The Cash on Cash Return

Real Estate’s ‘Secret Sauce’


Cash on cash return (CCR) is a rate of return that measures the cash income generated by a property after accounting for all cash expenses. Cash on cash return is usually expressed as a percentage and is often used to compare different investment opportunities.

How Cash-on-Cash Return is Calculated

To calculate cash on cash return, divide the net annual cash flow by the total amount of cash invested. Net annual cash flow is calculated by subtracting all cash expenses from rental income. All cash expenses include mortgage payments, insurance, taxes, repairs, and any other expenses related to owning and operating the property.

For example:
John was feeling entrepreneurial that day. He had always wanted to own a brewery and he finally had saved enough to buy one. He bought the operations without a loan for $1 million, and with the $70,000 of net income the brewery was producing, he was earning 7% cash on cash every year. Plus he had his own happy hour whenever he wanted! What could be better, he thought… Until his friend Paula got to talking about maximizing his cash on cash returns.

Paula explained that John could have invested less money upfront and earned an even better return than his 7% by simply taking out a loan. She explained: “if you had taken out a $500,000 loan at a 5% interest rate, you could have been making a 9% cash on cash return instead of only 7%. And you’d still have money left over to buy another brewery.” She walked through the math:

No Loan Scenario:

  • $70,000 Earnings / $1,000,000 Equity = 7.0% Cash on Cash Return

Loan Scenario:

  • $500,000 Loan x 5.0% Interest Rate = $25,000 Interest Expense
  • ($70,000 Earnings – $25,000 Interest Expense) = $45,000 Net Earnings
  • $45,000 Net Earnings / $500,000 Equity = 9.0% Cash on Cash Return

Pros and Cons of Leverage

Paula’s example illustrates the benefit of using a loan (also known as “leverage”) to acquire an asset, increasing the effective cash on cash return. Even a modest 50% loan increases John’s cash on cash a full 200 basis points (or 2%). And he’s putting less of his own money into the business!

The risk, naturally, is that leverage also amplifies the reduction in return if the earnings from the business were to decrease, because the interest expense is a fixed cost. So a cyclical business, such as a brewery, subject to significant ups and downs of the economy, may not be the ideal asset on which to use leverage.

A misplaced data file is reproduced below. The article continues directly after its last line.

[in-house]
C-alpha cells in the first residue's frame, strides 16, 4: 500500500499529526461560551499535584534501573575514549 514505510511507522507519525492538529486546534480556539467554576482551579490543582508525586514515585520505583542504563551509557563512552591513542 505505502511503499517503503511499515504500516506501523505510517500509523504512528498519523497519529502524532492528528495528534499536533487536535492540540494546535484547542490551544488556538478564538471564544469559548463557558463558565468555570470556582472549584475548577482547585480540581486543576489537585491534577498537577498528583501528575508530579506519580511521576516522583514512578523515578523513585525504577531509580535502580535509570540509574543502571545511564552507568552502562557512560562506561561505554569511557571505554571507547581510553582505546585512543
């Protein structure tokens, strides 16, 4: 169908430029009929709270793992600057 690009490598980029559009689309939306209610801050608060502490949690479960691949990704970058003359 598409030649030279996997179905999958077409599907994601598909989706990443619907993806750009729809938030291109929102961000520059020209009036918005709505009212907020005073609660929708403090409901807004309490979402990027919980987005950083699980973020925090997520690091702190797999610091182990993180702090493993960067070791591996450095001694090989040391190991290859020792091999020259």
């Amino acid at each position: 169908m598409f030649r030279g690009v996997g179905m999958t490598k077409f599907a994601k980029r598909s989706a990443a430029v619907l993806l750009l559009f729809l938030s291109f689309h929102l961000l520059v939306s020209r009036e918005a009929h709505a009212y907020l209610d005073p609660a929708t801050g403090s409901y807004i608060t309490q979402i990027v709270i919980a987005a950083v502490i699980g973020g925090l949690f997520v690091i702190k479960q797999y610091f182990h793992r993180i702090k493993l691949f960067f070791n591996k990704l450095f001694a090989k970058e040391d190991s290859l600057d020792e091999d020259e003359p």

That’s why real estate is a unique asset class when it comes to pairing leverage with income. Given that leases are long term contracts, and that 10-year loans are available on a routine basis, real estate assets can provide more certainty over the projected cash on cash returns over a longer time horizon. There is always the risk that rents could decline in the future, but pairing low, long term leverage with in-place lease contracts to solid tenants goes a long way to mitigating that risk.

Drawbacks of Cash-on-Cash Calculations

Cash on cash return does not take into account the time value of money, meaning that it does not account for the fact that a dollar today is worth more than a dollar in the future. Also, CCR only looks at cash flows and does not consider other important factors such as appreciation or tax benefits. As a result, investors should use cash on cash return as one tool in their decision-making process, but not the only tool.

Previously, real estate investors saw generational opportunity to benefit from earlier low interest rates and lock in outsized cash on cash returns by utilizing leverage. Some investors went too far and over-leveraged their properties, leaving little cushion in the event of reduced income. Others, like Streitwise, seek moderate leverage with long term debt, giving investors the best of both worlds: superior cash on cash returns AND downside protection.

Whatever you do with your hard-earned savings, make sure you’re maximizing your cash on cash returns. Your money can and should work harder for you, even if you don’t run the business!